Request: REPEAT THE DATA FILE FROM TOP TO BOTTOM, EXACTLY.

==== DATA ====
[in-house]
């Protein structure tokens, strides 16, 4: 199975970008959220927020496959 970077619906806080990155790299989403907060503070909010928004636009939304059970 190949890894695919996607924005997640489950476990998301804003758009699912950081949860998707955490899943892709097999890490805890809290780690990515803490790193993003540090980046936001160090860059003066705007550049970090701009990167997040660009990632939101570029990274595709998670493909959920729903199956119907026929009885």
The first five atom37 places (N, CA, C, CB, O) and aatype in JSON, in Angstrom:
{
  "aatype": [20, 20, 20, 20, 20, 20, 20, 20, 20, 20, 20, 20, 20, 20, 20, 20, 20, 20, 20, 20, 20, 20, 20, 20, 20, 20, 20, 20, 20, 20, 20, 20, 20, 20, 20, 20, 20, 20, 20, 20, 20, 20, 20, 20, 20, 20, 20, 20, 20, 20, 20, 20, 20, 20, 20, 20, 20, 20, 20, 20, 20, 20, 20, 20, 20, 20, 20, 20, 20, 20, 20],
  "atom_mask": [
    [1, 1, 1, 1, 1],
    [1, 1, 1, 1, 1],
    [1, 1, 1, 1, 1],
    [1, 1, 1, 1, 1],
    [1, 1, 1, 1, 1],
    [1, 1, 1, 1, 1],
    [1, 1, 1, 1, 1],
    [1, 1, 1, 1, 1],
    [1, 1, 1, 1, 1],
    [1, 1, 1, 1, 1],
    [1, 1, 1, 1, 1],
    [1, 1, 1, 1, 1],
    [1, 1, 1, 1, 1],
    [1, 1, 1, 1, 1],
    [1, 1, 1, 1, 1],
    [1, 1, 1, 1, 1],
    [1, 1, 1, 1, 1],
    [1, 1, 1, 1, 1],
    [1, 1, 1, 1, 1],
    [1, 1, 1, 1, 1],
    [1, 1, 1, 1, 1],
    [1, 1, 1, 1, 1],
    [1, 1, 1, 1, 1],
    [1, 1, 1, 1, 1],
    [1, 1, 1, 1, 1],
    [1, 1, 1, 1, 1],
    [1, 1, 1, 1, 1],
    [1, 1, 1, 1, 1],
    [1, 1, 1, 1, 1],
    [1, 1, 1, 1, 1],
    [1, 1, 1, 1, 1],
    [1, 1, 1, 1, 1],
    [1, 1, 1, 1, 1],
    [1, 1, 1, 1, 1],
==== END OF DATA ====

[in-house]
């Protein structure tokens, strides 16, 4: 199975970008959220927020496959 970077619906806080990155790299989403907060503070909010928004636009939304059970 190949890894695919996607924005997640489950476990998301804003758009699912950081949860998707955490899943892709097999890490805890809290780690990515803490790193993003540090980046936001160090860059003066705007550049970090701009990167997040660009990632939101570029990274595709998670493909959920729903199956119907026929009885």
The first five atom37 places (N, CA, C, CB, O) and aatype in JSON, in Angstrom:
{
  "aatype": [20, 20, 20, 20, 20, 20, 20, 20, 20, 20, 20, 20, 20, 20, 20, 20, 20, 20, 20, 20, 20, 20, 20, 20, 20, 20, 20, 20, 20, 20, 20, 20, 20, 20, 20, 20, 20, 20, 20, 20, 20, 20, 20, 20, 20, 20, 20, 20, 20, 20, 20, 20, 20, 20, 20, 20, 20, 20, 20, 20, 20, 20, 20, 20, 20, 20, 20, 20, 20, 20, 20],
  "atom_mask": [
    [1, 1, 1, 1, 1],
    [1, 1, 1, 1, 1],
    [1, 1, 1, 1, 1],
    [1, 1, 1, 1, 1],
    [1, 1, 1, 1, 1],
    [1, 1, 1, 1, 1],
    [1, 1, 1, 1, 1],
    [1, 1, 1, 1, 1],
    [1, 1, 1, 1, 1],
    [1, 1, 1, 1, 1],
    [1, 1, 1, 1, 1],
    [1, 1, 1, 1, 1],
    [1, 1, 1, 1, 1],
    [1, 1, 1, 1, 1],
    [1, 1, 1, 1, 1],
    [1, 1, 1, 1, 1],
    [1, 1, 1, 1, 1],
    [1, 1, 1, 1, 1],
    [1, 1, 1, 1, 1],
    [1, 1, 1, 1, 1],
    [1, 1, 1, 1, 1],
    [1, 1, 1, 1, 1],
    [1, 1, 1, 1, 1],
    [1, 1, 1, 1, 1],
    [1, 1, 1, 1, 1],
    [1, 1, 1, 1, 1],
    [1, 1, 1, 1, 1],
    [1, 1, 1, 1, 1],
    [1, 1, 1, 1, 1],
    [1, 1, 1, 1, 1],
    [1, 1, 1, 1, 1],
    [1, 1, 1, 1, 1],
    [1, 1, 1, 1, 1],
    [1, 1, 1, 1, 1],